IS the Government about to strip Northern of its rail franchise?

The Transport secretary Grant Shapps told the BBC that he had started the process that could result in the firm losing its right to run services, calling its service “completely unacceptable”.

Mr Shapps said: “I’m simply not prepared for the service on Northern to carry on as it is and I am taking action.”

Thousands of passengers in West Yorkshire fed up with cancelled trains, poor punctuality and grim travelling conditions, will be asking: “What took you so long.”

Especially in the wake of the 2.7 per cent fares increase which came into force yesterday.

Northern’s record is grim reading: in November the company said less than half of its trains arrived on time (or less than a minute late). That’s the worst result since the chaos caused by the introduction of a new timetable in summer 2018.

But will a new operator do a better job? After all, Arriva’s other flagship rail franchise - Chiltern - is one of the UK’s best performers.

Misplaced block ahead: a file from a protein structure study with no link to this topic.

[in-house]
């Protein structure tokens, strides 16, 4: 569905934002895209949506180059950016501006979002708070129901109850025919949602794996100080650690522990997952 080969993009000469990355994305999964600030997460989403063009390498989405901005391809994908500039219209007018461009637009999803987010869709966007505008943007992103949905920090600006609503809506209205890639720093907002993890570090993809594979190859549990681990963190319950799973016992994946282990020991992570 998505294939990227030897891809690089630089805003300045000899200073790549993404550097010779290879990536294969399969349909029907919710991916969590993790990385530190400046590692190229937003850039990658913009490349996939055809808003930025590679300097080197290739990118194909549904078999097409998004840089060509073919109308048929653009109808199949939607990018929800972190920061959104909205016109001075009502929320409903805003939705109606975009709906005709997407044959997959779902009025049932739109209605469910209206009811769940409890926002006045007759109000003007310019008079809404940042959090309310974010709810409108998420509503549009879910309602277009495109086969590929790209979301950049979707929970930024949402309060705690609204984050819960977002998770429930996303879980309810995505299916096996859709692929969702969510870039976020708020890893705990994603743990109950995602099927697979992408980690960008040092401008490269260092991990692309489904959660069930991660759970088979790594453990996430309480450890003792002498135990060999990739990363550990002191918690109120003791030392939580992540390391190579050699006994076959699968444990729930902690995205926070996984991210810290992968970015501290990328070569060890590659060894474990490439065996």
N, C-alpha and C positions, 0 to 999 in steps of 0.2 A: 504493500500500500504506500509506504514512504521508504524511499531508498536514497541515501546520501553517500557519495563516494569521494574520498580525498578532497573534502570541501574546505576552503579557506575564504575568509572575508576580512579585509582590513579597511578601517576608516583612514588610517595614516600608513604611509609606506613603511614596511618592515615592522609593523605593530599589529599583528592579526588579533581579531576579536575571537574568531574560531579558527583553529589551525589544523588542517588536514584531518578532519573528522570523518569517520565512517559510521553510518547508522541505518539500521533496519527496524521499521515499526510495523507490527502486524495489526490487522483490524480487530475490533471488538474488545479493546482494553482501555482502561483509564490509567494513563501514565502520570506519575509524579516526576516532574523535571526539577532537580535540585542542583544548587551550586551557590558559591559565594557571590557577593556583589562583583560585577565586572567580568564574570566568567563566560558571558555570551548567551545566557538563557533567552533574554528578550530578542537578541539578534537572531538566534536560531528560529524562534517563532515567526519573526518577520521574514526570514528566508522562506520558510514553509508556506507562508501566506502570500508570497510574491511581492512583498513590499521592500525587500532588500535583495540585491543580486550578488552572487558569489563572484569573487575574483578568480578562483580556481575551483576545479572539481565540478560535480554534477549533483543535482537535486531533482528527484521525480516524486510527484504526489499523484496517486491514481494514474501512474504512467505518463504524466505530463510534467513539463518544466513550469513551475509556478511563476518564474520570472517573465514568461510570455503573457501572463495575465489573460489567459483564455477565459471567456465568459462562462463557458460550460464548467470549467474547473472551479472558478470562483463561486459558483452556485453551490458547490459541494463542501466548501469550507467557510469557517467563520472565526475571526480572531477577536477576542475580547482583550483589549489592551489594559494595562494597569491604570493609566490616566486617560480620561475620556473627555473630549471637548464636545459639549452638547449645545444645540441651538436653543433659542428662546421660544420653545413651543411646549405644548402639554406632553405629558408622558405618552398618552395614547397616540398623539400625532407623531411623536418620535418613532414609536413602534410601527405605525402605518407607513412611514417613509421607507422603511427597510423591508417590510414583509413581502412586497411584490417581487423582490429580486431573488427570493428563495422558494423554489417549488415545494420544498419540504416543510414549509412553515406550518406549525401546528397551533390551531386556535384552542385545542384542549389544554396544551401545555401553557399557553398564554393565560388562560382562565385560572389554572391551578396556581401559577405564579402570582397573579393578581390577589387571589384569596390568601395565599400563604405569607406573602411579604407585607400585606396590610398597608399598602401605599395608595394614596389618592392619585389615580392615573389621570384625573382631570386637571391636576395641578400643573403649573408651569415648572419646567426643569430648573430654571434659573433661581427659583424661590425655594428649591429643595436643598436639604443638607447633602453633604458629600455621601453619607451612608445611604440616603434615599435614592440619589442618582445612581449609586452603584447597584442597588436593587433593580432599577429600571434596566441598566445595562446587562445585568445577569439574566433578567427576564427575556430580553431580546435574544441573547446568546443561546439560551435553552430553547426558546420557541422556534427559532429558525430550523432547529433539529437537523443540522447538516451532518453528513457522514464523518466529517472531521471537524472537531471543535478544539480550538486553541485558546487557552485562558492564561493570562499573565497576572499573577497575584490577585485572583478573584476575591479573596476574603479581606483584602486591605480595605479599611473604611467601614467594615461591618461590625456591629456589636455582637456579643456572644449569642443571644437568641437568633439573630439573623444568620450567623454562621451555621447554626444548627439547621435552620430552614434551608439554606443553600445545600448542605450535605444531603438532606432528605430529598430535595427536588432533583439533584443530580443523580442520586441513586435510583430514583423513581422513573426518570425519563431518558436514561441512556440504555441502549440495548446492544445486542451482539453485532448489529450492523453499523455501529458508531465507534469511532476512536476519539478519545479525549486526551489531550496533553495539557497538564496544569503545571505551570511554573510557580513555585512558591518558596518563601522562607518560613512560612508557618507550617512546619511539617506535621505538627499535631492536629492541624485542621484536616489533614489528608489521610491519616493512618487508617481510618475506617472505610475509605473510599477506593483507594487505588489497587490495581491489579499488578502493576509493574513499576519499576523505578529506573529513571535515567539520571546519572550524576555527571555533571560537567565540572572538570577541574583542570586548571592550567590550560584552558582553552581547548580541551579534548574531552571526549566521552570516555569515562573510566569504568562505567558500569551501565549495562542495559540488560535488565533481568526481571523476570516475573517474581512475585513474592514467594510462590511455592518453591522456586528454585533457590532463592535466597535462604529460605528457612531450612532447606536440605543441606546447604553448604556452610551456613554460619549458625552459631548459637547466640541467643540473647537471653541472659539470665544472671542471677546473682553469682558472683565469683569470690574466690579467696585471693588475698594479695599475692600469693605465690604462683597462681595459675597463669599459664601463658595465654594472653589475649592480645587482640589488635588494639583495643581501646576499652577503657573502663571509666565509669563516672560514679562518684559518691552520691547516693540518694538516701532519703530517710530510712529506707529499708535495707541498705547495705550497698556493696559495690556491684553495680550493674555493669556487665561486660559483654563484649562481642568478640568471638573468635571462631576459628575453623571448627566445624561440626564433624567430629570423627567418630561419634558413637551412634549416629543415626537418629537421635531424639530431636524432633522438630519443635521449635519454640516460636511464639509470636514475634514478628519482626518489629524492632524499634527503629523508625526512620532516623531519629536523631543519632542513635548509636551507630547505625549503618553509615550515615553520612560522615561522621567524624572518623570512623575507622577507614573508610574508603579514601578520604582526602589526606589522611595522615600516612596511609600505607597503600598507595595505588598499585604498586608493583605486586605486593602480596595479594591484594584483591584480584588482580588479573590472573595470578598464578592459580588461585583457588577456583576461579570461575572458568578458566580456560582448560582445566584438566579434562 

So what makes Northern so bad?

Certainly the poor state of the rolling stock has to shoulder some of the blame - the T&A has been a long-time critic of Northern’s Pacer fleet - but so does the lamentable condition of the rail infrastructure. The state of the track and the signalling play a big part in making Northern’s services so unreliable.

If the Government is serious about improving the lot of commuters in West Yorkshire it needs to do more than just waving a big stick at Northern Rail.

Service improvements need to go hand-in-hand with infrastructure upgrades.